The sales process is very dynamic and can vary depending on customer segment, product, and several other factors. However, it typically consists of the following key steps.
- Prospecting: The process of generating sales opportunities from potential customers.
- Closing: The process of generating revenues from sales opportunities.
- Customer Success: The process of helping customers successfully use your product.
A well-structured sales process is an integral part of a successful sales effort. This process guides your sales reps on what to do at each stage and helps them to close more deals.
In addition, it can help junior sales reps or new hires onboard with shorter ramp time with a well-organized sales process by guiding them with best practices in each stage.
In this post, we'll discuss each stage of the sales process and the actions required to move to the next stage.
Prospecting plays a vital role in increasing sales efficiency by identifying opportunities among many potential customers, often referred to as leads.
Prospecting responsibility falls on Sales Development Representative (SDR) or Business Development Representative (BDR). Once the SDR/BDR has identified a sales opportunity through prospecting, they pass it on to an Account Executive (AE) whose sole responsibility is to close the deal.
The prospecting stage is broken down into two steps.
- Lead Generation: Generating interest in your product among prospects.
- Lead Qualification: Determining whether the prospect fits the qualification criteria or fits into the Ideal Customer Profile.
Lead Generation: Generating interest in your product among prospects.
To successfully generate interest in your product, you must define your Ideal Customer Profile (ICP). For any sales team, having a clear ICP is very important.
That way, if you're making inbound sales, you can create content your ICP will be interested in. If you're doing outbound sales, you can target your ICP and increase your sales efficiency.
Lead Qualification: Determining if the prospect fits the qualification criteria or fits into the Ideal Customer Profile.
Only some prospects have an immediate sales opportunity. Lead qualification helps you prioritize your sales efforts among multiple leads. This can be done through various methods, i.e., calls, meetings, product demos, etc.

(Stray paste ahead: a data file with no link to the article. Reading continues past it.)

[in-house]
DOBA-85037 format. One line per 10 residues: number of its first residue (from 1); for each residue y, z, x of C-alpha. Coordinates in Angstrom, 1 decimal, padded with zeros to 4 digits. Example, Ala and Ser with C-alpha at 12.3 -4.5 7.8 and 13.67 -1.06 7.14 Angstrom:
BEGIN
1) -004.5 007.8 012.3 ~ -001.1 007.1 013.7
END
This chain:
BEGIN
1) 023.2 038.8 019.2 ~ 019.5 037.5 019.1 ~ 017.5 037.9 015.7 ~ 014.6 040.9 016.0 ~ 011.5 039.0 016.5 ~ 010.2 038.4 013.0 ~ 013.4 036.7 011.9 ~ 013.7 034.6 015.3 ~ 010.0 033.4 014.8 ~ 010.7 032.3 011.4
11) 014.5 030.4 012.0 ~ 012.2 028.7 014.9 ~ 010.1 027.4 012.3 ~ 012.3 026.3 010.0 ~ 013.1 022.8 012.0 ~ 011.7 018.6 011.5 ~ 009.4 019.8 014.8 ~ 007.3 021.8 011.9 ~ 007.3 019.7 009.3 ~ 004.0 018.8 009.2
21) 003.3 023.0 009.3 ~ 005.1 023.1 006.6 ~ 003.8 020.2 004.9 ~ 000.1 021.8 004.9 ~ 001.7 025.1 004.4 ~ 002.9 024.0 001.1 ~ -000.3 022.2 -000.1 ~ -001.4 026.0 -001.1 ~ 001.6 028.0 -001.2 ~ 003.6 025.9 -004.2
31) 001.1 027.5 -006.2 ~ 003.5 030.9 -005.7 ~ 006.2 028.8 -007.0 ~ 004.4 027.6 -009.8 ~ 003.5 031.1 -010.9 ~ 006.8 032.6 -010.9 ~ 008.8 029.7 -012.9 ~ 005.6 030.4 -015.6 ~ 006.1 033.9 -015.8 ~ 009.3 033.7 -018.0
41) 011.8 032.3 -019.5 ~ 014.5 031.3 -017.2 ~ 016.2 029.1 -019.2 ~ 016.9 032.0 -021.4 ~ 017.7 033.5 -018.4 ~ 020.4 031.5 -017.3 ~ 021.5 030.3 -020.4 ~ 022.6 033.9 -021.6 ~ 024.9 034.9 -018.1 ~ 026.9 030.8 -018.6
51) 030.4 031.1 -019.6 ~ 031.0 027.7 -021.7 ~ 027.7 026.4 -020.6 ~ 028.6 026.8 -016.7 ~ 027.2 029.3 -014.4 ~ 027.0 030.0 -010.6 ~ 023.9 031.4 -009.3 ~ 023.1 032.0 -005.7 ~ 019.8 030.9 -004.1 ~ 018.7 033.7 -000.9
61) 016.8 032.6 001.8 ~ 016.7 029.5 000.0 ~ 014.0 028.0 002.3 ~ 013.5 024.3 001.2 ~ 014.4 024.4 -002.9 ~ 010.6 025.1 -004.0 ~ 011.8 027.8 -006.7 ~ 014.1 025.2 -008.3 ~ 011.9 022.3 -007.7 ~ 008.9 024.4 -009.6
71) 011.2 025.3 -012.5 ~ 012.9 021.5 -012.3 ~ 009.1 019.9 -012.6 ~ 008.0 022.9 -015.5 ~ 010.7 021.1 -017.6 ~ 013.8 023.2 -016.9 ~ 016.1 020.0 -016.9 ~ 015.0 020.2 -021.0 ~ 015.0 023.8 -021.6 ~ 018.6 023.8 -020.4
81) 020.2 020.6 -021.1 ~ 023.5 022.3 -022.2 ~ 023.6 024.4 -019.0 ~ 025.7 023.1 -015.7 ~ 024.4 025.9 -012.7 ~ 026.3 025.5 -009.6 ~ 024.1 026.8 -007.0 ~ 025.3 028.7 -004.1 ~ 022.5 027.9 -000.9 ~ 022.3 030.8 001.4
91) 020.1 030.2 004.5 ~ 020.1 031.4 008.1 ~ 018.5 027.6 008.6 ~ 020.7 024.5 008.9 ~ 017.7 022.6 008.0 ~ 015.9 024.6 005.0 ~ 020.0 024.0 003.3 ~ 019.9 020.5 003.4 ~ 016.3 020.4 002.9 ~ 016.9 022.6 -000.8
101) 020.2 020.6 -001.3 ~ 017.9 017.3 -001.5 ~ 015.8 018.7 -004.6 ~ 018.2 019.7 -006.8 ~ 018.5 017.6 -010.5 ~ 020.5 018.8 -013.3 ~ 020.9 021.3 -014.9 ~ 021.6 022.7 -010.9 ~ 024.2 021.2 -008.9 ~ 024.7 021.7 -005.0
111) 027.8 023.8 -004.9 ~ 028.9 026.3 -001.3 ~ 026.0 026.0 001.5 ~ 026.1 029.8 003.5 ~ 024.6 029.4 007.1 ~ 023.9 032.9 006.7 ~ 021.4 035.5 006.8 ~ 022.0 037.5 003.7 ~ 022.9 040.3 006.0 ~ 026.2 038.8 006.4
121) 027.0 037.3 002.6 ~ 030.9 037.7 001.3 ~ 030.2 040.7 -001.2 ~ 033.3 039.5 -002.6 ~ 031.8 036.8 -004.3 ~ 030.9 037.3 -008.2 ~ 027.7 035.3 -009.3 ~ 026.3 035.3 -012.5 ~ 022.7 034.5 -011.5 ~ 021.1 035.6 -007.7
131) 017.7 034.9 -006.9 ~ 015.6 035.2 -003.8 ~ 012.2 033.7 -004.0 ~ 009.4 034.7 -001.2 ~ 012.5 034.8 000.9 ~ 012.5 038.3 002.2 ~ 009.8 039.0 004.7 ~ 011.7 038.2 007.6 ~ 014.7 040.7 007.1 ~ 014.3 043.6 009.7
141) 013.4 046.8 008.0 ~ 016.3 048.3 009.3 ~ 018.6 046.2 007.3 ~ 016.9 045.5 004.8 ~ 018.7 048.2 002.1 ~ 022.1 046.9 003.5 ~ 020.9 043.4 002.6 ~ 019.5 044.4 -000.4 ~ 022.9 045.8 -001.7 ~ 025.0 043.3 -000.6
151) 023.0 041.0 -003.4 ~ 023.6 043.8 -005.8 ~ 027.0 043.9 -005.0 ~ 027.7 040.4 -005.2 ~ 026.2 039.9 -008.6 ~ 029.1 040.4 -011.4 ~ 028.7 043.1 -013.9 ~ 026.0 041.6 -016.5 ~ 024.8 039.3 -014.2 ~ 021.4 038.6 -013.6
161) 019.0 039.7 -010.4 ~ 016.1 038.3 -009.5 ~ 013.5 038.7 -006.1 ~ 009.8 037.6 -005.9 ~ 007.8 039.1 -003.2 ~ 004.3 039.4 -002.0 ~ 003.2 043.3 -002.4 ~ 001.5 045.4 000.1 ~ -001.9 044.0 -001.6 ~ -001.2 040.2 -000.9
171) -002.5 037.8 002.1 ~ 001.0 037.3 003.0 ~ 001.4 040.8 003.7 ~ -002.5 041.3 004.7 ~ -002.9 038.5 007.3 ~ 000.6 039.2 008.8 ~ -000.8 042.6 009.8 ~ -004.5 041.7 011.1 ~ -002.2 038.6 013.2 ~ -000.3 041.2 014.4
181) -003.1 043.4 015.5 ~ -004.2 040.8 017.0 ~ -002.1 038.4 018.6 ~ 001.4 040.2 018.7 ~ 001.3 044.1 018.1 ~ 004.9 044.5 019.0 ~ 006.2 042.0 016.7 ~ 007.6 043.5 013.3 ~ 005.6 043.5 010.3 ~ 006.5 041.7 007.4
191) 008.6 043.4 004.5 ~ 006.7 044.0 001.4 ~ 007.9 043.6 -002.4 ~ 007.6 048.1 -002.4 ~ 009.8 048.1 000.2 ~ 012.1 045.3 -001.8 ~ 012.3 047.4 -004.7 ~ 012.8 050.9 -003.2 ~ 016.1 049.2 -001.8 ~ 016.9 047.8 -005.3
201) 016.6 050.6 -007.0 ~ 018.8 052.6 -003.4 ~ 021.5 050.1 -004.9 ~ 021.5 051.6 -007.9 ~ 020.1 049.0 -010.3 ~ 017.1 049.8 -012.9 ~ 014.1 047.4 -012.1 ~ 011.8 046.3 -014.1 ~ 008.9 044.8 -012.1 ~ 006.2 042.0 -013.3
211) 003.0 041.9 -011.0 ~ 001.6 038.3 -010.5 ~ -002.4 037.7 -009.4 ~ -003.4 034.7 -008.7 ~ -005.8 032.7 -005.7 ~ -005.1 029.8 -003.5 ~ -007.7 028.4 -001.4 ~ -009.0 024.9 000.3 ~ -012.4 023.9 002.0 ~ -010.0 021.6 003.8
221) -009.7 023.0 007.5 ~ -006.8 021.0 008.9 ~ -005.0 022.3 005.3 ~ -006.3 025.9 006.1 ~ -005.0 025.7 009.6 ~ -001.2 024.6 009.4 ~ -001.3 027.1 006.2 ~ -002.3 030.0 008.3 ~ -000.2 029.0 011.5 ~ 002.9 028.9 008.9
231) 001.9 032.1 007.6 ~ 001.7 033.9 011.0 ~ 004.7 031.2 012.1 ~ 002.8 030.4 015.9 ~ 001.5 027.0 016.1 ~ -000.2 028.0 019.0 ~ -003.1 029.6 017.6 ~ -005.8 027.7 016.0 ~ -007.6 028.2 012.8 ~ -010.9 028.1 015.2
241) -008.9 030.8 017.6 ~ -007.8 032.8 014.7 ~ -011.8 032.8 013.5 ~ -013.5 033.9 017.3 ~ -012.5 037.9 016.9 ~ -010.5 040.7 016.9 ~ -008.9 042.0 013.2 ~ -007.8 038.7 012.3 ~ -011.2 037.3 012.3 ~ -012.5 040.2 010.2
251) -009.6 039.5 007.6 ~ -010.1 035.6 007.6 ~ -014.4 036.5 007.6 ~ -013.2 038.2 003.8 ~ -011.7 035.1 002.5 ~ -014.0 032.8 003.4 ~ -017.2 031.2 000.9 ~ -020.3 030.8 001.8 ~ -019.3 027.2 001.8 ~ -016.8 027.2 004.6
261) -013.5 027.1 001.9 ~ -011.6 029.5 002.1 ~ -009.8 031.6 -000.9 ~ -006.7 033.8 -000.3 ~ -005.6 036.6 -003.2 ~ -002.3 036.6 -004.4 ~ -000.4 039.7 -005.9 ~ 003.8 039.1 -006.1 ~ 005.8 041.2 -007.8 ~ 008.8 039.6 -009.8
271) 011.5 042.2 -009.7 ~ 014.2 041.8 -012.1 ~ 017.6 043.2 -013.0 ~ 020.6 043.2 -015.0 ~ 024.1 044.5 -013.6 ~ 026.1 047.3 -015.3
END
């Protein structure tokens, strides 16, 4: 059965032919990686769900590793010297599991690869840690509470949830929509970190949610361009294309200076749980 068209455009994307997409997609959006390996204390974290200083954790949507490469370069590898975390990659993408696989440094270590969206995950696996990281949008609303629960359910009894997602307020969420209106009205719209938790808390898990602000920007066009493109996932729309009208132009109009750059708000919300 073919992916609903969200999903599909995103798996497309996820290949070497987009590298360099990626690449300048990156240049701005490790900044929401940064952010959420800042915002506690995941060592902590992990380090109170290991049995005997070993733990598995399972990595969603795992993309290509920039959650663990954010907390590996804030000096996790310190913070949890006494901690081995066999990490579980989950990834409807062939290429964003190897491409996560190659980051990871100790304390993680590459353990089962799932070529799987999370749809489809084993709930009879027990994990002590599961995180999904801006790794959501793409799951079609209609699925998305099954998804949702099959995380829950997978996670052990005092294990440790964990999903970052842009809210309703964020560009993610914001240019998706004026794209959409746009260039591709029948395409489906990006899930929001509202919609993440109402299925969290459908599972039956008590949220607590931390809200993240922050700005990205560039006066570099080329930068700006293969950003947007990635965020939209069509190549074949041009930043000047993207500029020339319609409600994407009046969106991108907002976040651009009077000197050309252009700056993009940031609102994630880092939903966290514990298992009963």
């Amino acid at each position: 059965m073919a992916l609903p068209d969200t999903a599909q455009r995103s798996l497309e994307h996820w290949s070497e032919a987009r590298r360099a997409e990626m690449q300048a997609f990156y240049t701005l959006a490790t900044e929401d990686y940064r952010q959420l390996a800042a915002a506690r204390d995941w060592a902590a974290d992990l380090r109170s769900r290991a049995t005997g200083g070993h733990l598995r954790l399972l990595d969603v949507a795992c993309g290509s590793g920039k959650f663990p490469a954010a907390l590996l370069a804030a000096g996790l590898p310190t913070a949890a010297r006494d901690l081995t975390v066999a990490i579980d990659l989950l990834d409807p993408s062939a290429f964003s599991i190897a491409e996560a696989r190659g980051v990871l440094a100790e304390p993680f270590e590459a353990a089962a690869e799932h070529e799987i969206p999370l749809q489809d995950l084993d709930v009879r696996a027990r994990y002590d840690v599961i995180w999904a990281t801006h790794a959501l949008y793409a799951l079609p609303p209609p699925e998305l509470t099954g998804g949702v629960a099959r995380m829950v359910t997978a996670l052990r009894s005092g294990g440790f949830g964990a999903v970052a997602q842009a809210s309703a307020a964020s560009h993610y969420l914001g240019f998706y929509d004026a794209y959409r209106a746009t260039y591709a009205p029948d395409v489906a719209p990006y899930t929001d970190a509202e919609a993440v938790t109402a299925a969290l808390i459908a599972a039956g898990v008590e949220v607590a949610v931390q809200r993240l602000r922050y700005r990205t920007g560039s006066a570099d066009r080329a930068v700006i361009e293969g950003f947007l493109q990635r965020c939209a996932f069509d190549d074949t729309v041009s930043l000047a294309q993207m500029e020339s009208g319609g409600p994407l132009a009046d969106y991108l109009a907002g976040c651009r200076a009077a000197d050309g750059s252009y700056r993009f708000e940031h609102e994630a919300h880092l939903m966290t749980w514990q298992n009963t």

Three Types of Leads
There are three types of leads typically generated during the prospecting process.
1/ Marketing Qualified Lead (MQL)
These leads are qualified through your company's marketing efforts. They might not be ready to make an immediate purchase, but they're interested and may have done one or more of the following:
- Subscribed to your company blog
- Provided their contact details for downloading content/materials
- Attended fairs, tradeshows, webinars, and conferences
- Visited your company's site frequently or spent a lot of time there
- Signed up for a product demo or use a demo version
MQLs need to be further qualified by SDR/BDR before being passed to AE.
2/ Product Qualified Lead (PQL)
While MQLs are the leads qualified through marketing efforts, PQLs are leads qualified through your product. This is particularly relevant in self-serve or product-led sales processes, where customers can independently purchase and use your product without the help of a sales rep.
The definition of a PQL will vary by team and product. However, a common definition of a PQL is a user who has experienced the value of your product offers. For example, if a prospect using the free version of Slack hits 2,000 messages, the prospect is a PQL.
So just because someone starts using the free version of your product or has multiple users within an organization utilizing the free version doesn't necessarily mean they're a PQL. The key is to define the signals that indicate they've experienced the value of your product.
Like MQLs, PQLs need to be further qualified by SDR/BDR before being passed to AE.
3/ Sales Qualified Lead (SQL)
SQLs are leads the SDR/BDR has qualified from either MQLs or PQLs. Also, SQLs include the qualified leads that the SDR/BDR generated through outbound prospecting.
In other words, SQLs can be viewed as prospects with sales opportunities, and they are handed off to AEs as described above.
If the SDR/BDR finds a lead that doesn't have an immediate sales opportunity but has the potential to become one in the future, the SDR/BDR nurtures the lead with appropriate sales and marketing activities over time. The goal is to create future sales opportunities.
The closing stage aims to close the sales opportunity (SQL) successfully, transitioning from the SDRs/BDRs phase and generating revenues.
An AE typically handles closing; however, sales reps conduct all sales activities from prospecting to closing in sales teams where the roles are not split between SDR/BDR and AE.
During the closing phase, the AE identifies the decision makers, conducts product demos, makes proposals, and handles objections. Once they've convinced the decision-makers, they'll proceed with the contract through the procurement process. If necessary, price negotiations are also done here.
You can use frameworks, such as the BANT and MEDDIC frameworks, to do the activities above successfully.
The Key to the Closing Phase: Finding Champions